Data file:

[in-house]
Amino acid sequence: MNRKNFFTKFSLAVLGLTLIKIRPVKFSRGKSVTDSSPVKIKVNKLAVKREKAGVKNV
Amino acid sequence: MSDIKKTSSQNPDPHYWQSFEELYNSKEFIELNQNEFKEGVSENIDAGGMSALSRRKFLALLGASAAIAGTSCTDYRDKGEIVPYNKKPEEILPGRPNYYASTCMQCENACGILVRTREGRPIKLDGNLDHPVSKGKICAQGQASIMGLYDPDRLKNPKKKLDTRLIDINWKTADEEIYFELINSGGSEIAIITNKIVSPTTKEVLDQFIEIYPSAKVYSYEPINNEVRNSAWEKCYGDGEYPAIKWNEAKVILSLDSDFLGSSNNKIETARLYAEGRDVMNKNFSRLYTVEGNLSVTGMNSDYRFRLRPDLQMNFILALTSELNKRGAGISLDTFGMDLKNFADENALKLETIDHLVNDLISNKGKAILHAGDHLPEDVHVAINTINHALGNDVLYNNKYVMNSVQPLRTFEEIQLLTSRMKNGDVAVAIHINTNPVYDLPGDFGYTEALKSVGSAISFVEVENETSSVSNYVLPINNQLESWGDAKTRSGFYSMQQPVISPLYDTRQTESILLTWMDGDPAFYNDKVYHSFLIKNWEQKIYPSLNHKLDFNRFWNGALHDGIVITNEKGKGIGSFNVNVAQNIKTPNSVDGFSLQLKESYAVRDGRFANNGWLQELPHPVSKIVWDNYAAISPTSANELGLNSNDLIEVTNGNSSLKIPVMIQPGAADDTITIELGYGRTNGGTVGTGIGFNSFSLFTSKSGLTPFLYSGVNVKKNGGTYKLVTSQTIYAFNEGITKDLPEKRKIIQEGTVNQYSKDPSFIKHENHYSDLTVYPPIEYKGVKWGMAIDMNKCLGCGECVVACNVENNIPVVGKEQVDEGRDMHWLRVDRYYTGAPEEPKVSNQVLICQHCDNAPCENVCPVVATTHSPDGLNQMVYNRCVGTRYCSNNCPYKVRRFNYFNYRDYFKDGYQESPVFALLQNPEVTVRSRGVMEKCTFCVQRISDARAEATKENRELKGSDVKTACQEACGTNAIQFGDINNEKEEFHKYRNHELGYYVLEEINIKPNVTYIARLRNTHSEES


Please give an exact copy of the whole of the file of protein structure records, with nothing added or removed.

[in-house]
Amino acid sequence: MNRKNFFTKFSLAVLGLTLIKIRPVKFSRGKSVTDSSPVKIKVNKLAVKREKAGVKNV
Amino acid sequence: MSDIKKTSSQNPDPHYWQSFEELYNSKEFIELNQNEFKEGVSENIDAGGMSALSRRKFLALLGASAAIAGTSCTDYRDKGEIVPYNKKPEEILPGRPNYYASTCMQCENACGILVRTREGRPIKLDGNLDHPVSKGKICAQGQASIMGLYDPDRLKNPKKKLDTRLIDINWKTADEEIYFELINSGGSEIAIITNKIVSPTTKEVLDQFIEIYPSAKVYSYEPINNEVRNSAWEKCYGDGEYPAIKWNEAKVILSLDSDFLGSSNNKIETARLYAEGRDVMNKNFSRLYTVEGNLSVTGMNSDYRFRLRPDLQMNFILALTSELNKRGAGISLDTFGMDLKNFADENALKLETIDHLVNDLISNKGKAILHAGDHLPEDVHVAINTINHALGNDVLYNNKYVMNSVQPLRTFEEIQLLTSRMKNGDVAVAIHINTNPVYDLPGDFGYTEALKSVGSAISFVEVENETSSVSNYVLPINNQLESWGDAKTRSGFYSMQQPVISPLYDTRQTESILLTWMDGDPAFYNDKVYHSFLIKNWEQKIYPSLNHKLDFNRFWNGALHDGIVITNEKGKGIGSFNVNVAQNIKTPNSVDGFSLQLKESYAVRDGRFANNGWLQELPHPVSKIVWDNYAAISPTSANELGLNSNDLIEVTNGNSSLKIPVMIQPGAADDTITIELGYGRTNGGTVGTGIGFNSFSLFTSKSGLTPFLYSGVNVKKNGGTYKLVTSQTIYAFNEGITKDLPEKRKIIQEGTVNQYSKDPSFIKHENHYSDLTVYPPIEYKGVKWGMAIDMNKCLGCGECVVACNVENNIPVVGKEQVDEGRDMHWLRVDRYYTGAPEEPKVSNQVLICQHCDNAPCENVCPVVATTHSPDGLNQMVYNRCVGTRYCSNNCPYKVRRFNYFNYRDYFKDGYQESPVFALLQNPEVTVRSRGVMEKCTFCVQRISDARAEATKENRELKGSDVKTACQEACGTNAIQFGDINNEKEEFHKYRNHELGYYVLEEINIKPNVTYIARLRNTHSEES